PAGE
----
DOUTHAT (10/11/10): In this fall’s must-see documentary, “Waiting for ‘Superman,’ ” Davis Guggenheim offers a critique of America’s public school bureaucracy that’s manipulative, simplistic and more than a little bit utopian.

Not that there’s anything wrong with that. Guggenheim’s cause, the plight of children trapped in failing schools with lousy, union-protected teachers, is important enough to make his overzealousness forgivable. And his prescription—more accountability for teachers and bureaucrats, and more choices for parents and kids—deserves all the support his film promises to win for it.

It’s easy for the callow young children of Harvard to trash a nation of teachers that way. In this case, Douthat seems eager to show us that he too has become one of the gods—one of the unfeeling children of Zeus, who toss their thunderbolts from the skies even when they have no idea what they are talking about.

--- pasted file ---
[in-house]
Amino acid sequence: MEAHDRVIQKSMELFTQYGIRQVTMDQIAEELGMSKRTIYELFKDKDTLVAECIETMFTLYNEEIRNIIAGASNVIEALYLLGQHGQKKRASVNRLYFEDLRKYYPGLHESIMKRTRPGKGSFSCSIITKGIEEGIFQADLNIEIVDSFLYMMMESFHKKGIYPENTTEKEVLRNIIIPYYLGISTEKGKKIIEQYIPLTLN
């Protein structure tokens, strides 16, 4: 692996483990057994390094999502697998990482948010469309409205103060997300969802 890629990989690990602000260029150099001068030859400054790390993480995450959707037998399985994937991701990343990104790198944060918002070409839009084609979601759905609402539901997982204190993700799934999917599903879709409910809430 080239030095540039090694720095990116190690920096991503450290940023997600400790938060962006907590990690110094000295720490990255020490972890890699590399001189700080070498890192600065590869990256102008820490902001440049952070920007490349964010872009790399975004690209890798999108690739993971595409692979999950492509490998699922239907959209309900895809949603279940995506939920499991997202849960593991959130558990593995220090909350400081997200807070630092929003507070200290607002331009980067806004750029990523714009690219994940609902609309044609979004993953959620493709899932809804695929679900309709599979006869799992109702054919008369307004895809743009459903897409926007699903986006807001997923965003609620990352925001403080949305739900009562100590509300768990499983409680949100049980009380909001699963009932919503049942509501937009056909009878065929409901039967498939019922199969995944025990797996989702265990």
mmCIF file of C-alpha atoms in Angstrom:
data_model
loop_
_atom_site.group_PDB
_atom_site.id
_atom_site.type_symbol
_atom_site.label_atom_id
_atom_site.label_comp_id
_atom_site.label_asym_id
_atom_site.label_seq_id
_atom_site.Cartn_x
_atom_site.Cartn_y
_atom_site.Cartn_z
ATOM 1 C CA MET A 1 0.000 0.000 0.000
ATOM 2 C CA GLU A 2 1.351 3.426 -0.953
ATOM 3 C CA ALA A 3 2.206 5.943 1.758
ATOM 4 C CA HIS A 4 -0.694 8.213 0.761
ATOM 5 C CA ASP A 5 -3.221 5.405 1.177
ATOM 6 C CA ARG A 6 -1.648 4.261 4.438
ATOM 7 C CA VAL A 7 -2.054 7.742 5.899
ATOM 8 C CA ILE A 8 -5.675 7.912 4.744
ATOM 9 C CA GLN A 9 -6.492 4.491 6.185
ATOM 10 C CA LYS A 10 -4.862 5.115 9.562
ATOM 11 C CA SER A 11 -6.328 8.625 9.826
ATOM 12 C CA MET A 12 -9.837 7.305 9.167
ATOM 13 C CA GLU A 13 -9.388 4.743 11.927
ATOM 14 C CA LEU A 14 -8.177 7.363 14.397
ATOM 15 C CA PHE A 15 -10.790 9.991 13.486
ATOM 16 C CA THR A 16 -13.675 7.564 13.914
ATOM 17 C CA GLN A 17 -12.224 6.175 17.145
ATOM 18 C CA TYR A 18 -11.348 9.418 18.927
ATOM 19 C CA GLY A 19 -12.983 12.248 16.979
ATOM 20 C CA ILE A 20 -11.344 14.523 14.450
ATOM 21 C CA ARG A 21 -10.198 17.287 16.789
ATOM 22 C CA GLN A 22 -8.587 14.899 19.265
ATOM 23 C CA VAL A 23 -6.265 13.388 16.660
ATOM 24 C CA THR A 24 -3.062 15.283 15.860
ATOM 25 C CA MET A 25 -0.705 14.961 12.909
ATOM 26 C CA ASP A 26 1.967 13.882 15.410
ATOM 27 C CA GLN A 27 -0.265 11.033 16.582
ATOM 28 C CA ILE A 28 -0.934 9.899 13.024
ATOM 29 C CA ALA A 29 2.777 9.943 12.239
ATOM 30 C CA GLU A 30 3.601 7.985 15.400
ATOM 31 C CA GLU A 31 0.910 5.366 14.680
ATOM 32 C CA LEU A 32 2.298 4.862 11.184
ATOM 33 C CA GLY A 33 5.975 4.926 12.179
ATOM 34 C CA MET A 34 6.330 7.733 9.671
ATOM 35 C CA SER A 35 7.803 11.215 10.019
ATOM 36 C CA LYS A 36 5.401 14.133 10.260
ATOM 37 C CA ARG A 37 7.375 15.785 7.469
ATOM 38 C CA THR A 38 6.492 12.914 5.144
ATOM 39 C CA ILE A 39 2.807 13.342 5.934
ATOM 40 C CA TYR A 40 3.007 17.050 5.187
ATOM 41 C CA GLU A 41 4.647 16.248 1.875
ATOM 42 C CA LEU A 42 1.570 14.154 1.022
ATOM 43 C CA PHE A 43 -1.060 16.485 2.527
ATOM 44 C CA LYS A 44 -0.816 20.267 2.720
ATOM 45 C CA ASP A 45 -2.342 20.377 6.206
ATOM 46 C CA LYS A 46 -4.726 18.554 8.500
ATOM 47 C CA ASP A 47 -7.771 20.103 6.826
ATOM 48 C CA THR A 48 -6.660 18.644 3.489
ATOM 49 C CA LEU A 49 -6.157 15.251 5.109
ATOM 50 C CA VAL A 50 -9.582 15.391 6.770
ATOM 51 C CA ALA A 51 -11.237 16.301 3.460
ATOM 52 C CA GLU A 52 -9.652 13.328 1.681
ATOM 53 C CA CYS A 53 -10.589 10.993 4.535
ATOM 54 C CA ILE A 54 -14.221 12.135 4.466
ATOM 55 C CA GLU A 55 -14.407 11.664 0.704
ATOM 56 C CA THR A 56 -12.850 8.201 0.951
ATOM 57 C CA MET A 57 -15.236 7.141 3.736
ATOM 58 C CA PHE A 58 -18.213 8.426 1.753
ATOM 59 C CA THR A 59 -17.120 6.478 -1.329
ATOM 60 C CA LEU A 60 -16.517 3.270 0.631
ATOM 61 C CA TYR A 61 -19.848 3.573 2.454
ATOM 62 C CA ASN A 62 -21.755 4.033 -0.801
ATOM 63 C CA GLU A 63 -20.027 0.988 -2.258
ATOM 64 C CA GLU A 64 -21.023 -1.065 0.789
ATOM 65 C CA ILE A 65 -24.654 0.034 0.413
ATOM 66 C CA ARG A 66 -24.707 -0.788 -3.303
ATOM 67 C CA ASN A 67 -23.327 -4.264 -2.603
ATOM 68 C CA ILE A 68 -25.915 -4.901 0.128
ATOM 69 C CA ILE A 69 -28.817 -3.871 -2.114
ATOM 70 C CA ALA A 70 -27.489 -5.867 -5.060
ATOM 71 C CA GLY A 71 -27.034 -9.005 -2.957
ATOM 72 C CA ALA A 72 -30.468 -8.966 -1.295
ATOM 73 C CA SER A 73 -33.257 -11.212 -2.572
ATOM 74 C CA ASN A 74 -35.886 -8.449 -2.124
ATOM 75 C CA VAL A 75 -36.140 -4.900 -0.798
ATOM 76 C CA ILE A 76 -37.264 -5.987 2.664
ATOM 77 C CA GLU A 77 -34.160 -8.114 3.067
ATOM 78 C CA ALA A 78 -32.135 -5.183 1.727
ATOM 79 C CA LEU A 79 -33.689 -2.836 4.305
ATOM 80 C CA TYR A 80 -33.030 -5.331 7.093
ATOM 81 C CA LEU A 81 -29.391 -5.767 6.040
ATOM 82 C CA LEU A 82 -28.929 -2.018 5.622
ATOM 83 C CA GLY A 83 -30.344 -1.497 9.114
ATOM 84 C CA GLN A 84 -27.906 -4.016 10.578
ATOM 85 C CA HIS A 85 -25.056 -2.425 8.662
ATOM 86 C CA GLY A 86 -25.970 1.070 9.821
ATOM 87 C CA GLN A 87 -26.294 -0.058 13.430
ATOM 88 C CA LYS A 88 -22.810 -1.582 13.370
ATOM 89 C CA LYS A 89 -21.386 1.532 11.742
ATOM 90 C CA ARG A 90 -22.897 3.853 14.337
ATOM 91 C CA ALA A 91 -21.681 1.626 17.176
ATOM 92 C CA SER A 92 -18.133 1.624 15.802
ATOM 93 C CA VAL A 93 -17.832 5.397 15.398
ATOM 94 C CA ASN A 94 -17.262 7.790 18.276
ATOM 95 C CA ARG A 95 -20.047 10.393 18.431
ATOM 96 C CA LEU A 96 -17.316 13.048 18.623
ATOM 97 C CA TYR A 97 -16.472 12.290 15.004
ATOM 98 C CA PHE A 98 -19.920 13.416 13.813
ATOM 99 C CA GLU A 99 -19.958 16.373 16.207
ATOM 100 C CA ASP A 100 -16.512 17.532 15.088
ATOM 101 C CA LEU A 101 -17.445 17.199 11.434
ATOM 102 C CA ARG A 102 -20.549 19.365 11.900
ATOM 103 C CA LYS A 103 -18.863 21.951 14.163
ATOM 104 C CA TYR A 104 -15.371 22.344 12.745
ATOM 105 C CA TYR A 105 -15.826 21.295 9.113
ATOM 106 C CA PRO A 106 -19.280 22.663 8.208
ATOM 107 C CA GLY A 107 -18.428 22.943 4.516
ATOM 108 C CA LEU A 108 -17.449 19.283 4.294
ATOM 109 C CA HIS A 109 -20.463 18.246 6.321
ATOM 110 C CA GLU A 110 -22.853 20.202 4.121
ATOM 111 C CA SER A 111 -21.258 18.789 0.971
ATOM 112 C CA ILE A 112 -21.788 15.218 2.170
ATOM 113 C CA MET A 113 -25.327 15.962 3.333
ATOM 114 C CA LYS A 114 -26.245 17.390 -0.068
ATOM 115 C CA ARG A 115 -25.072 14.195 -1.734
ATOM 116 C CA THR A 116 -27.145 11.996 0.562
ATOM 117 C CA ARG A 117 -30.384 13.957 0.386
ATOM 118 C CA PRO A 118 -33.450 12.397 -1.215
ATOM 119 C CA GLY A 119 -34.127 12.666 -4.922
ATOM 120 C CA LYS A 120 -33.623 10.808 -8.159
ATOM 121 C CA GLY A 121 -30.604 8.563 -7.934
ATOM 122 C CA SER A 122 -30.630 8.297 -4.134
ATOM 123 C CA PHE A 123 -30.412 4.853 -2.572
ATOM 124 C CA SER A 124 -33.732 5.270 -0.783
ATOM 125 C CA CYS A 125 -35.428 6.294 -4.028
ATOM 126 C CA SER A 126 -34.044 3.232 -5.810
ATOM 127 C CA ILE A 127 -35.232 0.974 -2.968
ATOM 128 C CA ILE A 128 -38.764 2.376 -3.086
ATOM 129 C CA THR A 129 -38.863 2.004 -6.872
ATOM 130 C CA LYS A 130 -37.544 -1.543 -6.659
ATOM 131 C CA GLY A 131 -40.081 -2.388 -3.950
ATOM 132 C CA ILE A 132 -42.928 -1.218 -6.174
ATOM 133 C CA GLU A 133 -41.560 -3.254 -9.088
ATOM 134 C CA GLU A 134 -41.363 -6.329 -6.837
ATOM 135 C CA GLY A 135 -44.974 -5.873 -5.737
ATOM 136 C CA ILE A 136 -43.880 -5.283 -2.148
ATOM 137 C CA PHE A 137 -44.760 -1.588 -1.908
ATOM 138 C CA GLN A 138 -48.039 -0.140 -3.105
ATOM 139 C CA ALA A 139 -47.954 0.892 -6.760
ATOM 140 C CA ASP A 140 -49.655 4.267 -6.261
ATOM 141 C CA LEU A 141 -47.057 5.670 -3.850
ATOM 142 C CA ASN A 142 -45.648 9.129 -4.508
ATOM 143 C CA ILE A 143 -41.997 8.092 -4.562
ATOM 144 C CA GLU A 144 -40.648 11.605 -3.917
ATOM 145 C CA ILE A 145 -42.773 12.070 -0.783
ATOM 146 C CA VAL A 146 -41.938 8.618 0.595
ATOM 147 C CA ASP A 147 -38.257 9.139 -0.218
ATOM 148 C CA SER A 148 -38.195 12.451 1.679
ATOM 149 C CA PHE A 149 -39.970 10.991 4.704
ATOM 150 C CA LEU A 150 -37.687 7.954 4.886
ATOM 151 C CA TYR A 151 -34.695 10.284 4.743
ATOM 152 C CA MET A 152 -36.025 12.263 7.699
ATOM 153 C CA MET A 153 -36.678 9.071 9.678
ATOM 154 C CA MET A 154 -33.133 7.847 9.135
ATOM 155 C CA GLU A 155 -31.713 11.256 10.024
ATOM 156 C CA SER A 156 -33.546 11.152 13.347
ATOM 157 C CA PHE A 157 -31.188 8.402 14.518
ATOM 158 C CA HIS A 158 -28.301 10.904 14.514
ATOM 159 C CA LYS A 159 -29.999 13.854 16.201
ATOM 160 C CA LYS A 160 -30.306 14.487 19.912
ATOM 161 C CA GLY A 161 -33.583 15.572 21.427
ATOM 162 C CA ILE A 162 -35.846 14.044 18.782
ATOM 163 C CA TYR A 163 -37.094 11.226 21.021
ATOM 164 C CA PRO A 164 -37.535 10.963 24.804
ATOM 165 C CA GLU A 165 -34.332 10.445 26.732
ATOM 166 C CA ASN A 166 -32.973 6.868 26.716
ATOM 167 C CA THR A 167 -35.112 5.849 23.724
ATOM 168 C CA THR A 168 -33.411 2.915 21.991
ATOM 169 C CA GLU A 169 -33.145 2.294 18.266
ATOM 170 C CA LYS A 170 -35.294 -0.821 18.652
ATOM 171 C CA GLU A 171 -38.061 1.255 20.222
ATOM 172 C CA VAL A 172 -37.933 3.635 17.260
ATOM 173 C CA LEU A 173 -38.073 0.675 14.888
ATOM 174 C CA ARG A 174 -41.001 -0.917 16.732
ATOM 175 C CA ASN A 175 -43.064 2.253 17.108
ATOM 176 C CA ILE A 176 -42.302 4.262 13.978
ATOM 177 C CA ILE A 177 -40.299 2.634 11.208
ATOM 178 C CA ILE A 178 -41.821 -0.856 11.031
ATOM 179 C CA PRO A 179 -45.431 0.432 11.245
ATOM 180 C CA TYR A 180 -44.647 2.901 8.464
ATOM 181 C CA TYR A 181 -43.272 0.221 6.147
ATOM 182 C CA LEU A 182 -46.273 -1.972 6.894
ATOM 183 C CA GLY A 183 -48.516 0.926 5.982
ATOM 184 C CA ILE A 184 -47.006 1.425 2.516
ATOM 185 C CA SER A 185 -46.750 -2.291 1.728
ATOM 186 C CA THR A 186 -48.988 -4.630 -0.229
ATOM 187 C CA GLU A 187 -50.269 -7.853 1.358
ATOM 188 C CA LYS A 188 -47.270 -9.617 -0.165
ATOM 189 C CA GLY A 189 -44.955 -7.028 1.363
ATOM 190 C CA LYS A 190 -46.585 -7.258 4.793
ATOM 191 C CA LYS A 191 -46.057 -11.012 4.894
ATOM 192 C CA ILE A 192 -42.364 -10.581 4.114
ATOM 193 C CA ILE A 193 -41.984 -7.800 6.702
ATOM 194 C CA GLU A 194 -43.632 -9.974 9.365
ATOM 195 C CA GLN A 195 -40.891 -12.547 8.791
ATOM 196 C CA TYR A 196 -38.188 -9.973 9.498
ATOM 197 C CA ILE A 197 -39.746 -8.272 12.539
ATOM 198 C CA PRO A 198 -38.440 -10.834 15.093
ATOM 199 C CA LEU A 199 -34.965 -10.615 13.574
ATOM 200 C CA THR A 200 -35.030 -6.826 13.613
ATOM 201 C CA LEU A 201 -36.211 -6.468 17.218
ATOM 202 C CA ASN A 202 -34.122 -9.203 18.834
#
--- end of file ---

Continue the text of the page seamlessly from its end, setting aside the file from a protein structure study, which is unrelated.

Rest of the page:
Douthat’s column is utterly clueless, profoundly inane. (For a soul-draining excerpt, see below.) It’s sad to see the work of such children, even as they ask why younger children can’t read, write or reason real well.

To all appearances, Douthat doesn’t know his asp from his A-Rod when it comes to the public schools. But lord god of hosts, how easy it is for the gods to script us, the people! In this, the sixth comment to Douthat’s column, a Minnesotan offers a fond recollection of a brighter day:

MR TOM: When American education was cooking, and we had the best system in the world, it was because public schools were adequately funded, and all Americans perceived the need to have all our children educated, since it was the key to both individual and societal prosperity.